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24 June 2009
The "Smell of fresh cut grass" in relation to tennis balls was a
rare registration of a smell mark theoretically paving the way for the
protection of smell as CTM (Community Trade Mark).
The Second Board of Appeal began by setting out the purpose of
the graphic representation requirement in art. 4 CTMR (Community Trade
Mark Regulations), referring to its decisions in 3D Mark and Orange. In these
matters it had held that graphic representation was an imperative necessity for
conducting an examination and registration procedure.
The question then was whether or not the description of the
smell of fresh cut grass gave clear enough information to those reading it
to walk away with an immediate unambiguous idea of what the mark was when used
in connection with tennis balls.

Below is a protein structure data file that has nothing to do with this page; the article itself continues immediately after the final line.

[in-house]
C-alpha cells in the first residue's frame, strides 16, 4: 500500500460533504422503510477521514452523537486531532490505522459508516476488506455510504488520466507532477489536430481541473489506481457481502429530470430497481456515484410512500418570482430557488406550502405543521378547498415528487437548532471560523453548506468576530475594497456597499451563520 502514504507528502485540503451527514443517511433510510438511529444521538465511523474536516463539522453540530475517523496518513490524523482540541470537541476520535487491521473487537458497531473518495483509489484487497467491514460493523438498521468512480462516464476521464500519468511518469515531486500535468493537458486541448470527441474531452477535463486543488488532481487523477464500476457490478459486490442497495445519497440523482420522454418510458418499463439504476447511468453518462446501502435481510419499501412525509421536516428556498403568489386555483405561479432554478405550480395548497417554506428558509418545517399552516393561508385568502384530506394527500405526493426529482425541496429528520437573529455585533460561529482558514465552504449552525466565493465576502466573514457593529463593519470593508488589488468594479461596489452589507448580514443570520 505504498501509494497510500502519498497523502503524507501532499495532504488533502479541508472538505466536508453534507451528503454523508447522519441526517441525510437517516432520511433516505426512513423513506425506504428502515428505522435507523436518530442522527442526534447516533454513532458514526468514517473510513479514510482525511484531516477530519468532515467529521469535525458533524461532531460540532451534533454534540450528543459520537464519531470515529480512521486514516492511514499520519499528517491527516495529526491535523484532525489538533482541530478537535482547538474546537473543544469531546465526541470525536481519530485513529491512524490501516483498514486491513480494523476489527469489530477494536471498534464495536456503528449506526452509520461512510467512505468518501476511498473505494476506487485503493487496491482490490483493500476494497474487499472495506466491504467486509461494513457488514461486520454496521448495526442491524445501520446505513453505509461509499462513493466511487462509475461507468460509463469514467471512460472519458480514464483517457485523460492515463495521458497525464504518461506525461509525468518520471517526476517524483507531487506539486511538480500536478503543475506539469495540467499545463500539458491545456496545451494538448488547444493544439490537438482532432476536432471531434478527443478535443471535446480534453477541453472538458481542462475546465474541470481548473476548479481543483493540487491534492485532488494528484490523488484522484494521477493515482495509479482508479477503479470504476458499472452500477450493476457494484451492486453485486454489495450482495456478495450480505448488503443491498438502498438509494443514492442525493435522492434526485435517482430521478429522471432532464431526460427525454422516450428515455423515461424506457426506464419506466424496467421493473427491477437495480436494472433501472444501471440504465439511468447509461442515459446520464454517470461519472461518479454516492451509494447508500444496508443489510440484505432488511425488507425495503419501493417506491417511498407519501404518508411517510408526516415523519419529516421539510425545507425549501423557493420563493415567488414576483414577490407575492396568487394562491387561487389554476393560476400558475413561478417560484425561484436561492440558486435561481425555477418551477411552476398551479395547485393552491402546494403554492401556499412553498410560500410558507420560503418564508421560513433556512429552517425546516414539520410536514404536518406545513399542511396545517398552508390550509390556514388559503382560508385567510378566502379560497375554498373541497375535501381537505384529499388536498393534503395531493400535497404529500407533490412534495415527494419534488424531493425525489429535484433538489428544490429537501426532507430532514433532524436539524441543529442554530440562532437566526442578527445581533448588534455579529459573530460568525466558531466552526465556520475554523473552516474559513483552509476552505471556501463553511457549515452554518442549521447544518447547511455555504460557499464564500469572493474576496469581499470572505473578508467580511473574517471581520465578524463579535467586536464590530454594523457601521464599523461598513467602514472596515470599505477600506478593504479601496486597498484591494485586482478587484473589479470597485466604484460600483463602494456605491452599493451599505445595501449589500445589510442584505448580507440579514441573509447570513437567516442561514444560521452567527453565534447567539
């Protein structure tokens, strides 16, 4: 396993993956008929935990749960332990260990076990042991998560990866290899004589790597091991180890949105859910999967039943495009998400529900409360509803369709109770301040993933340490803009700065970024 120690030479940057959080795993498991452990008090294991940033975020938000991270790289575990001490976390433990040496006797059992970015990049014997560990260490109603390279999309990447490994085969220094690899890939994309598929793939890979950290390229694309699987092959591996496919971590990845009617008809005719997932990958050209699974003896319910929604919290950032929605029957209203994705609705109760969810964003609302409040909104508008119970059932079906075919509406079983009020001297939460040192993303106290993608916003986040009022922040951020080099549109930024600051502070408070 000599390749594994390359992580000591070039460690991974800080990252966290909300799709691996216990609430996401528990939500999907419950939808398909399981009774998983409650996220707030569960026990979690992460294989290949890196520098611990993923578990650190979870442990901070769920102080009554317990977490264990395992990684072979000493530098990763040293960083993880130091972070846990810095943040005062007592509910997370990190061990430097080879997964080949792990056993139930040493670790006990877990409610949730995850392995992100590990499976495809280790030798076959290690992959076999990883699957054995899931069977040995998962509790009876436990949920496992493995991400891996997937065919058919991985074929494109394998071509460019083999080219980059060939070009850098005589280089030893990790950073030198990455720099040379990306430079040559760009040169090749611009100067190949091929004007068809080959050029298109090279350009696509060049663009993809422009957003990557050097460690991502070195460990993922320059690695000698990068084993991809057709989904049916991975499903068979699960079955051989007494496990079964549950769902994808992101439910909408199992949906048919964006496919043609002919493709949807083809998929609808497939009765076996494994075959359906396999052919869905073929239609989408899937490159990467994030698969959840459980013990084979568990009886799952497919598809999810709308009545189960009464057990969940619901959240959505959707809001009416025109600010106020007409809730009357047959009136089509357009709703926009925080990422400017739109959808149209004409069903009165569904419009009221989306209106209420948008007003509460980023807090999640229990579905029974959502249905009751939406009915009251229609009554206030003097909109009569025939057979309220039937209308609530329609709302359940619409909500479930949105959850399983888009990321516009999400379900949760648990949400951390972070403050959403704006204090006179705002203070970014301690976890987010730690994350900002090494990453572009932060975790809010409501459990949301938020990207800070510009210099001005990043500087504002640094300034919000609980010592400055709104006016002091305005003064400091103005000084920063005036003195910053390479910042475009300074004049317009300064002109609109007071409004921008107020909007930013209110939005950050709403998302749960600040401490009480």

The Second Board of Appeal through artistic lawyering took the
view that the "smell of fresh cut grass" did indeed satisfy those requirements
and overturned the examiner's decision by stating that:
...the smell of freshly cut grass is a distinct smell that
everyone immediately recognises from experience...
A smell mark was first granted in the US by the Trademark Trial
and Appeal Board (TTAB) in 1990. This was for the registration of a fragrance in
respect of embroidery yarn. described graphically in the application as "a high
impact, fresh floral fragrance reminiscent of plumeria blossoms", basically
Smell marks are easy to keep track of numberwise but in this
case TTAB seems to have relied heavily on the fact that the applicant was the
only existing producer of scented yarn in the country and that customers,
dealers and distributors of her scented yarns and threads recognised the
applicant as the source of the goods.
In summary you'd be mad to try.
Tim Mount is a trainee solicitor, and can be contacted at
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Lawdit Solicitors offer services and
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Article Published/Sorted/Amended on Scopulus 2009-07-05 18:07:34 in Legal Articles